The coronavirus pandemic and its fallout will worsen the humanitarian suffering of Libya’s civil war, now entering its second year, and possibly reconfigure the tempo and geographic scope of the conflict. Early attempts to halt the hostilities in order to deal with the outbreak have faltered; so far, the warring parties and their foreign backers seem committed to escalating the fighting around Tripoli.
A number of factors make Libya uniquely vulnerable to the pandemic, and its current small number of registered cases likely reflects underreporting and a lack of testing. Its medical capacity, already weak under former dictator Muammar Qaddafi, has been severely degraded by years of neglect and corruption. The outbreak of the civil war’s latest phase in April 2019 further compounded the damage to the health system. As militias led by eastern-based commander Khalifa Haftar attacked the capital, Tripoli, to topple the internationally recognized Government of National Accord (GNA), Haftar’s forces chose to target medical personnel and facilities—more than sixty attacks, by one count.
To date, the combatants have ignored international calls for a ceasefire to deal with the virus; in fact, the fighting has escalated, with Haftar-aligned forces continuing to attack civilian infrastructure, most notably a hospital treating coronavirus patients. International intervention has also continued unabated, with thousands of mercenaries, including Syrians, Russians, and Sudanese, flowing into both sides and acting as potential pathogen vectors. Libya has clusters of vulnerable people who are uniquely exposed: the 200,000 displaced Libyans living in crowded improvised shelters, as well as thousands of migrants, many from sub-Saharan Africa, who languish in cramped detention centers and are already afflicted by torture, forced labor, shelling, and outbreaks of diseases like tuberculosis. Aside from the catastrophic health effects of coronavirus in these centers, the migrants could be subjected to increased stigmatization and violence.
Government capacity and divisions are further obstacles to managing the pandemic. The country is split between two rival administrations, in Tripoli and in the east, though neither exerts much authority over Libya’s hyperfragmented towns and regions. In these areas, a hybrid governance holds sway, comprising local town councils, kin groups, and armed groups (which enjoy community support in some areas). A mounting fiscal crisis wrought by dwindling oil prices, a blockade of oil ports by Haftar’s forces, and a global recession will hit the country hard, as the vast majority of the population depends on state rents in the form of jobs and subsidies. Already, the closures of shops and trade have prompted a spike in the price of basic foodstuffs, which has badly hurt citizens reeling from delayed salaries; electricity and water cutoffs; and shortages of cash, gasoline, and cooking fuel. The well-being of Libyan women has been especially damaged, given their dependence on the informal economy, lack of access to health services, and an increase in domestic abuse. Political battles over control of the Tripoli-based Central Bank, armed group predation of state resources, uneven distribution of funds to municipalities, and both sides’ preference to pay fighters and mercenaries rather than civilian officials will further compound the pandemic’s deleterious economic effects.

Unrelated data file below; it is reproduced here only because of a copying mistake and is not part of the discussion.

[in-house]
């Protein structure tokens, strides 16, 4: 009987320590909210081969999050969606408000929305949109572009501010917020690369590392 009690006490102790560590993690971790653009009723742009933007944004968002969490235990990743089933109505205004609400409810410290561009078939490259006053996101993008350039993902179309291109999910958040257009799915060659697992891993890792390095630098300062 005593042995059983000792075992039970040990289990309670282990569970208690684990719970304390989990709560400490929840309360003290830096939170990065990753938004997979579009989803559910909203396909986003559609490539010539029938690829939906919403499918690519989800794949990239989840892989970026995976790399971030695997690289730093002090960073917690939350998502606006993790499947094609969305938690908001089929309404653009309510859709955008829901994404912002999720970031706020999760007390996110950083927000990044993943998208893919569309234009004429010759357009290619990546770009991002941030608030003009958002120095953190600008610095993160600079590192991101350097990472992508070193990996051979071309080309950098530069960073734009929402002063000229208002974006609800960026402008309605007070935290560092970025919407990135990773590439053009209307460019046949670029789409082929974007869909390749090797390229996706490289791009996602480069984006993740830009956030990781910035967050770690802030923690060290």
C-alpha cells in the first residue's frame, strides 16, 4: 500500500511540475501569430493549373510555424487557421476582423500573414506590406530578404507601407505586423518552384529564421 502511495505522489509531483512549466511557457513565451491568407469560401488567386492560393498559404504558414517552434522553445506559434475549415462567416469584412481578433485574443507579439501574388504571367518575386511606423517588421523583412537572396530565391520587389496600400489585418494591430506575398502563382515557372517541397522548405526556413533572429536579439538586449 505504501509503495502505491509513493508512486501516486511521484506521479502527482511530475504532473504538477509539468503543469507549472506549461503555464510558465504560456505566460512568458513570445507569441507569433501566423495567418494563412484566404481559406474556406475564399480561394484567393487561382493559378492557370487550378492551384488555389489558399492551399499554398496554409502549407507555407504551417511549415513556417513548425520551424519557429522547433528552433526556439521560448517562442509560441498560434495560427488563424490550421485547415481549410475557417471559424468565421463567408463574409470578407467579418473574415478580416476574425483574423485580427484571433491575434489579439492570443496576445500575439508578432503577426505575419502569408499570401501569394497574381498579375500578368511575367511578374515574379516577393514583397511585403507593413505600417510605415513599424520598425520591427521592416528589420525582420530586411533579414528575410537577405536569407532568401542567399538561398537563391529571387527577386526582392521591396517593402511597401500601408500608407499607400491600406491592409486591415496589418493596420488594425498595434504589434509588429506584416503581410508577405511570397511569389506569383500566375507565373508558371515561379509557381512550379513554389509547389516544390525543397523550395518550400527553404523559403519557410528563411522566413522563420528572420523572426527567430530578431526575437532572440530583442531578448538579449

In spite of these broader shortcomings, a modest public health mobilization to the virus has been occurring at the local level. Town governments, civil society, and trusted community leaders have begun to engage in activities like awareness and sterilization campaigns. The outbreak is a “milestone in local governance,” Libya’s former head of municipal elections, Dr. Otman Gajiji, said in a telephone interview in early April. He noted that elected municipal officials are mobilizing with a newfound sense of collective action to convey their demands to the GNA. The crisis could therefore provide an impetus for the sclerotic administration in Tripoli to finally push more fiscal authority to local governments—the passage of a recent law on local revenue generation is one step in that direction. But even in this crisis, enormous bureaucratic and cultural barriers remain to a formal decentralization of public health initiatives, both in Tripoli and in the eas. In sum, there are limits to how much local actors will be able to accomplish without financial and material support from the top.
As infections spread, the pandemic could give a boost to Libya’s militias, who are likely to channel medical aid to their fighters and favored communities while isolating others. Armed groups could also instrumentalize and weaponize the public health crisis to further their political and social influence. Already, militias have been acting as de facto police in many areas. Those adhering to the conservative Salafi current known as Madkhalism in particular have portrayed their activism as serving the public welfare by countering narcotics and other illicit activities; enforcement of public hygiene could be one more justification for their presence. Similarly, in eastern Libya, Haftar’s militia, the Libyan Arab Armed Forces (LAAF), could use the pandemic as a pretext for further militarization of governance. In one remarkable instance, the LAAF arrested a Libyan doctor who publicly exposed medical shortcomings in Haftar-controlled Benghazi, and Haftar’s chief of staff has threatened the public, including health professionals.
Moving forward, the pandemic’s immediate impact will be especially punishing on displaced persons and migrants. Its second- and third-order effects will likely damage long-term prospects for peace and cohesion, further empower armed actors, and possibly open up new, more localized conflicts in a nearly ten-year power struggle that shows no signs of abating.